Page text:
The question of the spatial structure and organization of present-day extreme rainfall during the pre-monsoon and post-monsoon periods, however, remains open. Additionally, the spatial scale and teleconnections of regions that receive extreme rainfall causing floods over the Indian subcontinent and Sri Lanka during the pre-monsoon, monsoon, and post-monsoon seasons have not yet been revealed. In this paper, we aim to explore the seasonal evolution of the synchroniza-tion of extreme rainfall events over the Indian subcontinent and Sri Lanka. In order to address this aim, we first construct and analyze climate networks of extreme rainfall during three

seasons: pre-monsoon, ISM, and post-monsoon. Second, we reveal the dominant patterns of synchronized extreme rain-fall events over the Indian subcontinent, which occur before the monsoon, develop during the monsoon season, and dis-appear after the monsoon. Third, we compare dominant pat-terns with wind fields to establish a linkage to atmospheric processes.

2 Data and methods 2.1 Data

We use observational satellite data from 1998 to 2012 from the Tropical Rainfall Measuring Mission (TRMM 3B42V7) (Huffman et al., 2007; TRMM, 2014), with a spatial reso-lution of 0.25◦∼25 km and a temporal resolution of 3 h ag-gregated to daily data. We have extracted data for the South Asian region (62.375–97.125◦E, 5.125–39.875N; see Ta-ble 1 and Fig. 1). This data set is the most recent precipi-tation data product available. It has a high spatial resolution and covers both land and sea. By the time of this study, how-ever, there are only 15 years of data.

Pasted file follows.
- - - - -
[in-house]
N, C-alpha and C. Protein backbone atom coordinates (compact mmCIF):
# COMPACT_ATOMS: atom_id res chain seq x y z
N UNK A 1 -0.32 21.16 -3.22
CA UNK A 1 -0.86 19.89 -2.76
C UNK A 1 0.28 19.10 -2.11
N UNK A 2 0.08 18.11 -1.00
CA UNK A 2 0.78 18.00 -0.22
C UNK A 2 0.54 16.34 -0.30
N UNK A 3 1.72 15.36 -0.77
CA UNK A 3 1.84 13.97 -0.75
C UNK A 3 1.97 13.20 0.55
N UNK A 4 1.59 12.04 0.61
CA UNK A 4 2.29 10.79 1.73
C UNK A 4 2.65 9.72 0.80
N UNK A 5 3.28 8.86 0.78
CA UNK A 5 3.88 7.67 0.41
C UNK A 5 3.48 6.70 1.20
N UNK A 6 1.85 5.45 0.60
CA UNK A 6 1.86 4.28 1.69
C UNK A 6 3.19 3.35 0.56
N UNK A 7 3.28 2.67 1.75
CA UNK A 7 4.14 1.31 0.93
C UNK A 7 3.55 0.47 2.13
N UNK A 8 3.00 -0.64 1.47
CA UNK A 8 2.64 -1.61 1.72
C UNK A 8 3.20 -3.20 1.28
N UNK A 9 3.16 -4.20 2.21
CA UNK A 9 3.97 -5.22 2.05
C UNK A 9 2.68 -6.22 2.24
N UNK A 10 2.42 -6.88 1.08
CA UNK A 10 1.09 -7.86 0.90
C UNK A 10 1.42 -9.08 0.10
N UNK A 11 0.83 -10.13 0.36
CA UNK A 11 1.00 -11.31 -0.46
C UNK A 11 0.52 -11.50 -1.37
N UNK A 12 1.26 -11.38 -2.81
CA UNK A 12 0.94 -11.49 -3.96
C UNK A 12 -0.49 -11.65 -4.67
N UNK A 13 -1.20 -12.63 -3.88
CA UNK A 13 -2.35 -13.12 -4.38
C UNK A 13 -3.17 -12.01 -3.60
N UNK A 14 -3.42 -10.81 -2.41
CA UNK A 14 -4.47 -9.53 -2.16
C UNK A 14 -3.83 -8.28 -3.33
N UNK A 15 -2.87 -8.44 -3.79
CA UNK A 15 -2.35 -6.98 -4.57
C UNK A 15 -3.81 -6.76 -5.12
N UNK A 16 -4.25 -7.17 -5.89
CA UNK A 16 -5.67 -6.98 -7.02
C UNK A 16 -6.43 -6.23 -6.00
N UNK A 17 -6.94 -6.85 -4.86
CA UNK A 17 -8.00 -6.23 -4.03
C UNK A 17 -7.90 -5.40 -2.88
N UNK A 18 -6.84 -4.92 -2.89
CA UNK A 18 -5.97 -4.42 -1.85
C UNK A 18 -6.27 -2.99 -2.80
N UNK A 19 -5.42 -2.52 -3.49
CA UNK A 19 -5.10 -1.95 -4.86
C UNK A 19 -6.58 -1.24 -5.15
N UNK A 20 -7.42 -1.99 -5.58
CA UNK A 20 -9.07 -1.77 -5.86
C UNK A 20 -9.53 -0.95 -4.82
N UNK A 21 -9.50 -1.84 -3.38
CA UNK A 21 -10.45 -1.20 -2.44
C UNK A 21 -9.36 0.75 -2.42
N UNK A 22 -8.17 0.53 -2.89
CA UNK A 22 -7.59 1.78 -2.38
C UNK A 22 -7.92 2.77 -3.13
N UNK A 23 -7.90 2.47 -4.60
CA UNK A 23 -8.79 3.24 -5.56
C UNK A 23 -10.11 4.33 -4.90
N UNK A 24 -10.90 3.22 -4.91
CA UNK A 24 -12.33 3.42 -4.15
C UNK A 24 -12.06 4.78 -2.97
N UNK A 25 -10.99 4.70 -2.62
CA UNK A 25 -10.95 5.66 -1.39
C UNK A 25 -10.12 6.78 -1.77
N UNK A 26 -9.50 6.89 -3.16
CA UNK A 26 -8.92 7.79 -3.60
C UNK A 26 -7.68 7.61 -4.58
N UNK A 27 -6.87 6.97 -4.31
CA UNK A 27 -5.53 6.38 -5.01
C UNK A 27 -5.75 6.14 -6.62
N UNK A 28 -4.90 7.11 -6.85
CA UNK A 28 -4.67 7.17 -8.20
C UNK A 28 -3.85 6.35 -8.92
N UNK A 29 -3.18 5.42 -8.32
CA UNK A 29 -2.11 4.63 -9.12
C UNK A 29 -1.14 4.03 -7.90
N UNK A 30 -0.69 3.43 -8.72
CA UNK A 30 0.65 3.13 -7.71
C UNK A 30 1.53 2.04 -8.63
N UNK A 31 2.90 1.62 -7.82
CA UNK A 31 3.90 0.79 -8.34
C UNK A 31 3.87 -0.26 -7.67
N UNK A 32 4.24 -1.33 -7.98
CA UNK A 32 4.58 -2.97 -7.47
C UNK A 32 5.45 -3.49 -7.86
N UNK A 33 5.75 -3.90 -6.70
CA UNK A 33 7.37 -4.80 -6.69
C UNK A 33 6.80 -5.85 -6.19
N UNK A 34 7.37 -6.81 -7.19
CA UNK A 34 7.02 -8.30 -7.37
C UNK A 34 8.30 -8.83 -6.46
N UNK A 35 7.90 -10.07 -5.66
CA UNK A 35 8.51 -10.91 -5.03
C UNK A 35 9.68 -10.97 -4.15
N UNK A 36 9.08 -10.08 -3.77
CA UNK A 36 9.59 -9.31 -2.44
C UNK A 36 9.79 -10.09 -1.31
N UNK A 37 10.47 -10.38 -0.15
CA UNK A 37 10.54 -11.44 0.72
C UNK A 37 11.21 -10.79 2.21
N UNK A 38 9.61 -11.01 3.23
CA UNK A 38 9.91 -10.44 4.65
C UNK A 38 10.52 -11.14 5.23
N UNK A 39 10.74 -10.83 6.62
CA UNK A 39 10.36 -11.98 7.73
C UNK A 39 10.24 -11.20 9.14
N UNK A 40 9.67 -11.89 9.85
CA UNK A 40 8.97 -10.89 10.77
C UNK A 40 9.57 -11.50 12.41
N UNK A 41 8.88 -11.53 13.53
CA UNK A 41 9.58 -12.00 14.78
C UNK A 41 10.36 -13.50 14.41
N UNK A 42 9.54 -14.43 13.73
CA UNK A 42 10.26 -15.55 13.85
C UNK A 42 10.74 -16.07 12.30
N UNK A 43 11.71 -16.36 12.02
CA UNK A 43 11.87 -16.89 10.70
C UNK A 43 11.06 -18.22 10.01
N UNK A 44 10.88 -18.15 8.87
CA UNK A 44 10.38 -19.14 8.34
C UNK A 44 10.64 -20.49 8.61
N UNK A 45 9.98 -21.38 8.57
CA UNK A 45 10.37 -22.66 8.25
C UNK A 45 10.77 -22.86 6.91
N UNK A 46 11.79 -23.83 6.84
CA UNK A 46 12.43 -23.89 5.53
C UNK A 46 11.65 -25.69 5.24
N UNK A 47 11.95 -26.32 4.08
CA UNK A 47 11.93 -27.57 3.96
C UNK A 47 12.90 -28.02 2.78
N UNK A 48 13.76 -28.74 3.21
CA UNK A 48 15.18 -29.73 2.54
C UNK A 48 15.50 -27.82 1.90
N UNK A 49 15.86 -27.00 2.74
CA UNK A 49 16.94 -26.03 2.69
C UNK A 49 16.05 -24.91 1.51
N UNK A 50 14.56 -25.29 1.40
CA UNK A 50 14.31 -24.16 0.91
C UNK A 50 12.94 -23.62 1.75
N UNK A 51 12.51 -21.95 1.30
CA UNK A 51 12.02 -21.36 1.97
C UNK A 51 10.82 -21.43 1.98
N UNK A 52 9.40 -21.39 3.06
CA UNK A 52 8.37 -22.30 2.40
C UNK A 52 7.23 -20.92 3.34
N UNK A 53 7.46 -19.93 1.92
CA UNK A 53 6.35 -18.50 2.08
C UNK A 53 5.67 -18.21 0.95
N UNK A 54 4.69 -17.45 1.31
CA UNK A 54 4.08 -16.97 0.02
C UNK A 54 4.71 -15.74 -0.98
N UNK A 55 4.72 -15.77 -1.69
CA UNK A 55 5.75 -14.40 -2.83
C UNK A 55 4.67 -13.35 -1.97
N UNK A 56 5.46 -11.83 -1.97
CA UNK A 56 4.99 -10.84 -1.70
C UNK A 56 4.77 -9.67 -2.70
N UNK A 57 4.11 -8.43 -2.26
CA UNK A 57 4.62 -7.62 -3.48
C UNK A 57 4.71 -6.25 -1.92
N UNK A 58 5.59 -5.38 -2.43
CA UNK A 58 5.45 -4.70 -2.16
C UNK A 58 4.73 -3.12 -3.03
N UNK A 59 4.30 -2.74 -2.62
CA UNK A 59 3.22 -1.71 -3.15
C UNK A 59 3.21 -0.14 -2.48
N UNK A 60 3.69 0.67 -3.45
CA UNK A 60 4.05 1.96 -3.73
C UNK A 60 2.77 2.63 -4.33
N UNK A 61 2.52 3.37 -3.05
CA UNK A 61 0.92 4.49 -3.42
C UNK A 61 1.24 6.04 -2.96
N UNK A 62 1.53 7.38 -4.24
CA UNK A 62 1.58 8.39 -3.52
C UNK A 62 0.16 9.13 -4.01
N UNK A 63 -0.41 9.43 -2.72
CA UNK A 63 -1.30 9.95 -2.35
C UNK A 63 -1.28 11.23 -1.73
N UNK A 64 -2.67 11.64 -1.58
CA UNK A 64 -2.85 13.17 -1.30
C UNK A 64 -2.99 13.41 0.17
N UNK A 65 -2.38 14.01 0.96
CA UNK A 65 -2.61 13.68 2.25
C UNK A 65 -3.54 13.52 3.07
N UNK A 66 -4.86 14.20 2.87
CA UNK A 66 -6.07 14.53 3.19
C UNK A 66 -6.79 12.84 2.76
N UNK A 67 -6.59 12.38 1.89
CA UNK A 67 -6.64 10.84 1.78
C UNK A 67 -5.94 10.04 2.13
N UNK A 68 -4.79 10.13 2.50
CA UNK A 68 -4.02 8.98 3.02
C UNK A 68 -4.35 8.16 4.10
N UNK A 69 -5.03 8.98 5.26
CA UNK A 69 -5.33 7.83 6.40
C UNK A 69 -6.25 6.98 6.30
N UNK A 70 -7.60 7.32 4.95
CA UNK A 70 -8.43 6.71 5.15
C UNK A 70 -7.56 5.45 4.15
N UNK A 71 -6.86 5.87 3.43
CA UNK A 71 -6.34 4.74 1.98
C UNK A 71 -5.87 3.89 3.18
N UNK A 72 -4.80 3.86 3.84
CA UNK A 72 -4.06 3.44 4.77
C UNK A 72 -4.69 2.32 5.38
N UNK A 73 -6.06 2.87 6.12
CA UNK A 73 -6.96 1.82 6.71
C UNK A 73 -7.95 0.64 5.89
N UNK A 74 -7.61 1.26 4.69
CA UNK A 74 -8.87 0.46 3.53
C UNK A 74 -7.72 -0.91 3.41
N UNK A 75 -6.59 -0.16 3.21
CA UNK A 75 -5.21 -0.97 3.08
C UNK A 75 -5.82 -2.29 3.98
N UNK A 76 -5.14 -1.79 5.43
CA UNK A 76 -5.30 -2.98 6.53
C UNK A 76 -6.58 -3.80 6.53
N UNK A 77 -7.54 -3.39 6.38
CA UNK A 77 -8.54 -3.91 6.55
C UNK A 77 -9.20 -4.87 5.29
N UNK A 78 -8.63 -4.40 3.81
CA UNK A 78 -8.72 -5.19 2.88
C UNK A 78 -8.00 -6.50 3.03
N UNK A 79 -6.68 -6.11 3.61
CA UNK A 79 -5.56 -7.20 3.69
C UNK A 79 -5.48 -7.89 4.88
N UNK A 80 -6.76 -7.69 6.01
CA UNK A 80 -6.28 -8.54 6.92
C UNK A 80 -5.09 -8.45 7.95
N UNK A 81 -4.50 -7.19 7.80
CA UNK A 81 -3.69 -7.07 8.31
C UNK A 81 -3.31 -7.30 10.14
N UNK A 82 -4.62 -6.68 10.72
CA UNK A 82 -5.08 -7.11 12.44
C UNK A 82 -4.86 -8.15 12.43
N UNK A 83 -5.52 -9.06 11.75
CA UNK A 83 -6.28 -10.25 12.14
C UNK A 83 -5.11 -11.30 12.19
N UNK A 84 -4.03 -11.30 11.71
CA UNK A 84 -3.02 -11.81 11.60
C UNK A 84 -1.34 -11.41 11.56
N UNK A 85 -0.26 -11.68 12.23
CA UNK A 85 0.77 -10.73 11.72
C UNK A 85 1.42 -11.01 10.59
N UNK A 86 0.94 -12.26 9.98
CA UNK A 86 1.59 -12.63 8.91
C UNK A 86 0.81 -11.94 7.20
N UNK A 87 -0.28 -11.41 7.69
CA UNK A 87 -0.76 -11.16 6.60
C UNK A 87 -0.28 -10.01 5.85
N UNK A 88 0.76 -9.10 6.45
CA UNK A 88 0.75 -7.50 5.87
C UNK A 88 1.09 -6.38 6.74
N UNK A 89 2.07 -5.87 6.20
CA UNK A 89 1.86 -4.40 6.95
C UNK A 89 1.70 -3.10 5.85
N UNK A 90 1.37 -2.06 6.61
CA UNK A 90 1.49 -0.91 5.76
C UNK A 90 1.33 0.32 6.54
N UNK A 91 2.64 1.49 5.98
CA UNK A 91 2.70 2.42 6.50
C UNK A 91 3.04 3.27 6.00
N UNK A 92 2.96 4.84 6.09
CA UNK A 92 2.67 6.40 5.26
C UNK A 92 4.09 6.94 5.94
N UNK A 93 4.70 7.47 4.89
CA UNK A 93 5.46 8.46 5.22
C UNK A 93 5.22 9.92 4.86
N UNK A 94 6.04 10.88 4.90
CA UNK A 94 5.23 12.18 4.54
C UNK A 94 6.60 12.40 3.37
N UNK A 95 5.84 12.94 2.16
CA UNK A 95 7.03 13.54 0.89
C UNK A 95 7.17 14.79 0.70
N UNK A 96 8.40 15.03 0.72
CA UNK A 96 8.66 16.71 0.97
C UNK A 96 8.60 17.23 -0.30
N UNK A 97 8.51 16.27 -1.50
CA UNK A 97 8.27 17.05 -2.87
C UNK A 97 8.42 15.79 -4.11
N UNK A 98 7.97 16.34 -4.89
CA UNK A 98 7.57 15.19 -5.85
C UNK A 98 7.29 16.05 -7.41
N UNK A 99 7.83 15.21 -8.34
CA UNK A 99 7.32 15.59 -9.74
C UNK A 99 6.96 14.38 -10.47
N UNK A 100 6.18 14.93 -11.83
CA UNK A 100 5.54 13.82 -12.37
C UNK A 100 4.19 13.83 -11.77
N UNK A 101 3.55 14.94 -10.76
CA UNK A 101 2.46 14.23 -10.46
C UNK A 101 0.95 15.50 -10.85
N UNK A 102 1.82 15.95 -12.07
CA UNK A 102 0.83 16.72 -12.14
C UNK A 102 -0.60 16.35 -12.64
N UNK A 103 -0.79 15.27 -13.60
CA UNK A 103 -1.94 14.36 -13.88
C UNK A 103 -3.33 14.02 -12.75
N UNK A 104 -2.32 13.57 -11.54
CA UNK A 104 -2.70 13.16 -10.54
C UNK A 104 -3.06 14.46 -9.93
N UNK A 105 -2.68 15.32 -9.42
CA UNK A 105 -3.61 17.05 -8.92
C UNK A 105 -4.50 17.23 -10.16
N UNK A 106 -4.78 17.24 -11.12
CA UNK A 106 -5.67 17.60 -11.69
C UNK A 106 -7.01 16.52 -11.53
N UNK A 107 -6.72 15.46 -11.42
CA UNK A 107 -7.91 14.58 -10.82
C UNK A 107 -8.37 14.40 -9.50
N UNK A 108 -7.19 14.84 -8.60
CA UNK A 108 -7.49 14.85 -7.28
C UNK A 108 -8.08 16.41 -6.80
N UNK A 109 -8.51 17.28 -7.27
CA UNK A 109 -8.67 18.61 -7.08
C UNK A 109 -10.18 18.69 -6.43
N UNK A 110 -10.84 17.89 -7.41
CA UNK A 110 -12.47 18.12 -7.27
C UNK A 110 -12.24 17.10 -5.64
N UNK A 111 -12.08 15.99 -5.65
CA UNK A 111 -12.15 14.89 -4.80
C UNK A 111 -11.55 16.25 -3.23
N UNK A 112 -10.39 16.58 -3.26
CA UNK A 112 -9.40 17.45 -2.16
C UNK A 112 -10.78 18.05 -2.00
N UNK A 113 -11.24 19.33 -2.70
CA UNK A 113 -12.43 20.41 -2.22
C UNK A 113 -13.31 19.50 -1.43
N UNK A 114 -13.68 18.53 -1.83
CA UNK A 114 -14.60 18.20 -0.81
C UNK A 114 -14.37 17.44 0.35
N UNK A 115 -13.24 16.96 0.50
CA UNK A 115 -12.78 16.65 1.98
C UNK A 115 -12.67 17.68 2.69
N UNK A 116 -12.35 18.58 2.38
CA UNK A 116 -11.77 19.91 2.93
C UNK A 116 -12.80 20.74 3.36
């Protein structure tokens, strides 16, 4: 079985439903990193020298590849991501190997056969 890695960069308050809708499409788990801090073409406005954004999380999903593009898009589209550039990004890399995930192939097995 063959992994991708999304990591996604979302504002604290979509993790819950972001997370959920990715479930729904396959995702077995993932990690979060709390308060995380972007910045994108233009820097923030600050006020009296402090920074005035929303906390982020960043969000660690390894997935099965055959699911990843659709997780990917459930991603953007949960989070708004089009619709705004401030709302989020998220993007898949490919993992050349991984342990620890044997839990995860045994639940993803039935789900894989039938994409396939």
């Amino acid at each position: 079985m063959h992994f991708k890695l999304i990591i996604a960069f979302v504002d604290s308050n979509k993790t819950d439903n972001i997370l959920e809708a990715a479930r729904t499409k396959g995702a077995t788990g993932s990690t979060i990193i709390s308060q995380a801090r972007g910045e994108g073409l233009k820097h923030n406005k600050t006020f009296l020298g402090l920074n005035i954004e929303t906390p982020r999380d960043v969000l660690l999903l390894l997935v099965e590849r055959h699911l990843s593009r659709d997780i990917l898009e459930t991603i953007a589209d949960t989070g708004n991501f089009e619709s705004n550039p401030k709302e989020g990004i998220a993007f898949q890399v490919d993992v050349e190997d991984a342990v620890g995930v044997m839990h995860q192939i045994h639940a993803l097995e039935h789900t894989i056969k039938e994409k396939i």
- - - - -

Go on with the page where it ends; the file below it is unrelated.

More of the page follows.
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Center for Environmental Prediction and the National Cen-ter for Atmospheric Research (NCEP/NCAR) (Kalnay et al., 1996; NCEP/NCAR, 2014). In addition, we compare our re-sults with wind fields using reanalysis gridded seasonal mean wind data, also provided by NCEP/NCAR (Kalnay et al., 1996; NCEP/NCAR, 2014). The spatial resolution of the data is 2.5◦. The data are extracted for (roughly) the same region as for the APHRODITE data (see Table 1), and contain both land and ocean points in the considered region.

2.2 Methods

We consider separately time series of rainfall events, tem-perature and pressure fields for three time periods: (i) monsoon, (ii) ISM, and (iii) post-monsoon. The pre-monsoon period (March,April,May – MAM) is defined as the period from 1 March to 31 May for each year, and con-sists of 92 days per year. This number multiplied by the num-ber of years in the data set gives the length of the time se-ries for each node in the MAM period. The monsoon period (JJAS) is defined as the period from 1 June to 30 September for each year, and consists of 122 days per year. The post-monsoon period (OND) is defined as the period from 1 Oc-tober to 31 December for each year, and consists of 92 days per year. The time series at each node for the JJAS and OND periods are computed in the same manner as for the MAM period.

2.2.1 Event Synchronization (ES)

Considering rainfall time series, it is important to choose an appropriate method to infer similarity of dynamics between different geographical sites. Rainfall time series are not as smooth and continuous as those for temperature or pres-sure fields, but often contain a high-frequency component. In this study, we use ES as a method for climate network con-struction from precipitation data, as proposed in Malik et al. (2010). This method has advantages over other time-delayed correlation techniques (e.g., Pearson lag correlation), specif-ically for studying precipitation data, as it allows us to define extreme event series of rainfall, depending on the kind of ex-treme, and uses a dynamic time delay. The latter refers to a time delay that is adjusted according to the two time series being compared, which allows for better adaptability to the region of interest. Another advantage of this method is that it can also be applied to a non-Gaussian and event-like data sets.